My initial reaction was exactly the same as Rachel's and Ghol's. AFAIK I use 'resort' in this noun sense only in the phrase 'last resort.' The sense is indeed listed in dictionaries, but in my experience it's formal and not at all common. So I'd be inclined to mark 'resort' in this sense [formal] in LEO.
Instead of 'without/by resort to' I would use 'without/by resorting to.' When the gerund is not possible, as in 'have resort to,' I think I would simply use the verb 'resort to,' or perhaps 'have recourse to' or even 'have to resort to.' I think most AE speakers would do the same (and Ghol suggests it's not just AE), so I would suggest that LEO consider adding those alternatives if they're not already in.
*without resort to - 34,700
without resorting to - 159,000
*by resort to - 11,800
by resorting to - 40,200
*have/has/had resort to - 2,940
have/has/had recourse to - 111,000
have/has/had to resort to - 198,000
It's hard to contrast 'have resort to' with 'resort to' alone, since the latter is a subset of the former, but I think most native speakers would agree that the verb is far more common than 'have' plus the noun.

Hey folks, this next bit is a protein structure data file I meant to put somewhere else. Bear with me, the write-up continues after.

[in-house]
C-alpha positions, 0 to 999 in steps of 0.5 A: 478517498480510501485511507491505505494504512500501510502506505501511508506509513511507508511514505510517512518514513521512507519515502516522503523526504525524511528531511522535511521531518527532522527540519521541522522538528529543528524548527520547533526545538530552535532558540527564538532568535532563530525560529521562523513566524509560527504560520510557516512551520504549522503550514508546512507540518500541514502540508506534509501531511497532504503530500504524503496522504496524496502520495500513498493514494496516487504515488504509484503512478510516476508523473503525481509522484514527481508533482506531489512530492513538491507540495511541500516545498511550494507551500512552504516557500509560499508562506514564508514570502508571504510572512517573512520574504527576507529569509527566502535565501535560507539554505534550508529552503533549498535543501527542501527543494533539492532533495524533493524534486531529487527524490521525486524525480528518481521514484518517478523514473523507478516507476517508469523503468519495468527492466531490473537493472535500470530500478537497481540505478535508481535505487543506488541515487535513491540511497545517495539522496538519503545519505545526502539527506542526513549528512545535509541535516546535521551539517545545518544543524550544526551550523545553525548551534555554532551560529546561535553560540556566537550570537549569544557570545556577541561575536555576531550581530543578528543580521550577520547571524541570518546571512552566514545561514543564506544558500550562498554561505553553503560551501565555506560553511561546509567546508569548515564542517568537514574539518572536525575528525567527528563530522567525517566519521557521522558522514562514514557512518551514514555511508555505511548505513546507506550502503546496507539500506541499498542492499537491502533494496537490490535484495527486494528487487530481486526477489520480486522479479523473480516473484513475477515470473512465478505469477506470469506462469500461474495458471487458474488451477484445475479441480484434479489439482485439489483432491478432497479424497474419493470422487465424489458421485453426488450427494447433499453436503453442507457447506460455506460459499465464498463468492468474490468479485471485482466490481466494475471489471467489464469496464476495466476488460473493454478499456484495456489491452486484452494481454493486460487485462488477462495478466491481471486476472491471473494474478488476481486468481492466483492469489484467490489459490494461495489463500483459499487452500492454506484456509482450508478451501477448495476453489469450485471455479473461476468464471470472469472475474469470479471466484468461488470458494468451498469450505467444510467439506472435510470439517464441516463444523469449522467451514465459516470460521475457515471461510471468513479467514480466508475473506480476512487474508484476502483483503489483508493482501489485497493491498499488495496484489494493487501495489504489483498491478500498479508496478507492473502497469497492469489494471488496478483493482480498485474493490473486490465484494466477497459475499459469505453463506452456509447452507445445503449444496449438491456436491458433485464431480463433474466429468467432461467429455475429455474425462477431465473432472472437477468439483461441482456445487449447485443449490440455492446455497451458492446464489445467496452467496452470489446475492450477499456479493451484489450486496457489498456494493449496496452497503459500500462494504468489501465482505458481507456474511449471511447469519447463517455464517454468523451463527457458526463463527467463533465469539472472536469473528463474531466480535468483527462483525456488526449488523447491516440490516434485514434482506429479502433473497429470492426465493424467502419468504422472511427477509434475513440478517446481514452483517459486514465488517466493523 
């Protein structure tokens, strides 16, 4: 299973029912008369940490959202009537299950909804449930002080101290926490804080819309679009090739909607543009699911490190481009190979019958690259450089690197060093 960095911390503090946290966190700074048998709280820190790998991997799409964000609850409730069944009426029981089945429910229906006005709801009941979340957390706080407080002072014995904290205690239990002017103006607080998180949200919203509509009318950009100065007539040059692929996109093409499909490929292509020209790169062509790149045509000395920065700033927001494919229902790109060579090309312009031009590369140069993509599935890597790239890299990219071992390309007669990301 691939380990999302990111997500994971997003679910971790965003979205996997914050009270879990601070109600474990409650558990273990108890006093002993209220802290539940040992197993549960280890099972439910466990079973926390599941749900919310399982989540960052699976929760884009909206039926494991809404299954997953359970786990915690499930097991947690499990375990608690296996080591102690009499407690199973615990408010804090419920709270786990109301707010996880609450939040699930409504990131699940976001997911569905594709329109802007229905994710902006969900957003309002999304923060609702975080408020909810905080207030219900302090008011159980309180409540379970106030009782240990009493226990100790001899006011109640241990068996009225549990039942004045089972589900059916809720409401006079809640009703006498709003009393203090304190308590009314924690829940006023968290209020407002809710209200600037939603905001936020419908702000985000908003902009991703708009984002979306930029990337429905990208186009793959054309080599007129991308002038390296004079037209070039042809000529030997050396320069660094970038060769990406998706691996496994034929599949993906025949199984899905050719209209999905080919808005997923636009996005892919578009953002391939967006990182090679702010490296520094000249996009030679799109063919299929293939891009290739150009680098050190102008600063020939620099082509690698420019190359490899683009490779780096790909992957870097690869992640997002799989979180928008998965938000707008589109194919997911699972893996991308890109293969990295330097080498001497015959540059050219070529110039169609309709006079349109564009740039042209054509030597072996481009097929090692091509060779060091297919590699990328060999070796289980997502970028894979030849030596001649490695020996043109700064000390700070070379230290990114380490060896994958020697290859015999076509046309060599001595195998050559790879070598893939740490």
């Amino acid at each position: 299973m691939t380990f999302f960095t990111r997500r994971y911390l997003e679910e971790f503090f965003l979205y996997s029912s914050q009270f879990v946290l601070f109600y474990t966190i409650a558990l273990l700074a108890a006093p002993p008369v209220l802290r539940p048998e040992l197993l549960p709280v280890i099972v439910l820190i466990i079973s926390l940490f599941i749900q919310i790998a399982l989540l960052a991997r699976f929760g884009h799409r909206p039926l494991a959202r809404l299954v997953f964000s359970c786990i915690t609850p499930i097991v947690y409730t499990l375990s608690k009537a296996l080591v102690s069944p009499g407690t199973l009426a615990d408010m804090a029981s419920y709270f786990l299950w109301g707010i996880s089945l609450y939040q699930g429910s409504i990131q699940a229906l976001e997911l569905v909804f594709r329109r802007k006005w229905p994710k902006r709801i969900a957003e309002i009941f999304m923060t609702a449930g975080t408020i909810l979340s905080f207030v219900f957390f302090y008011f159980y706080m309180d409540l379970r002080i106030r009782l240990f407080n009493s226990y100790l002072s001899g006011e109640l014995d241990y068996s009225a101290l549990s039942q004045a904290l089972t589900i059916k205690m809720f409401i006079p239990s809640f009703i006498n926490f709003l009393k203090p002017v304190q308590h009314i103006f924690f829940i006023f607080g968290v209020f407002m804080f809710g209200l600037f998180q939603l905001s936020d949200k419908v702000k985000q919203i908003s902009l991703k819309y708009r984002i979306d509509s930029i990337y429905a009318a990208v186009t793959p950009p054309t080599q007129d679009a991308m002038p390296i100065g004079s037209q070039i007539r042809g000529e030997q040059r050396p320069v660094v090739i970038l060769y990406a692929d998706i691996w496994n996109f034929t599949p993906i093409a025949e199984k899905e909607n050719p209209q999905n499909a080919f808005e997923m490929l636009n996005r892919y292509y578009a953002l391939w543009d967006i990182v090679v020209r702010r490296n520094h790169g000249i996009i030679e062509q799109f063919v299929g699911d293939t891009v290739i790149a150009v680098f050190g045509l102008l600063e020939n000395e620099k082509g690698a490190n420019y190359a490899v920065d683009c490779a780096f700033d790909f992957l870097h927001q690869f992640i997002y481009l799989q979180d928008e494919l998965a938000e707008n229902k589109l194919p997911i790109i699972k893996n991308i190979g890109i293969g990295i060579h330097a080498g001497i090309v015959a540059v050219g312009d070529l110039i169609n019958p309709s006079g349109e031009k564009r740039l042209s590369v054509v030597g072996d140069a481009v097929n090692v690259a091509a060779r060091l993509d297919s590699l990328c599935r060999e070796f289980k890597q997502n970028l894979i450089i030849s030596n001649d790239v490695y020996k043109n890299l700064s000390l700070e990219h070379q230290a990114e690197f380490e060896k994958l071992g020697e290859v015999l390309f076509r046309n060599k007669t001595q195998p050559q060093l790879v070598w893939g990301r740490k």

In each case, the noun sense of 'resort' (marked with an asterisk) is notably less common and (if you skim the hits) more formal-sounding.
It would be even better if we could figure out how to phrase the entry in a more general way, not just as an example (i.e., lose the noun). But my brain is too tired tonight to tackle that.
@Ghol: This is a picky thing to ask. But could you possibly mention at least Collins (the bilingual one is aka HarperCollins, Pons-Collins, Collins Large German, etc.) instead of just wordreference.com? I have this thing about liking to know the actual source, and I have the feeling it might also be helpful for others to be able to tell at a glance that it's an online version of a very reputable printed dictionary, backed up by the full range of detailed editorial oversight and lexicographical research.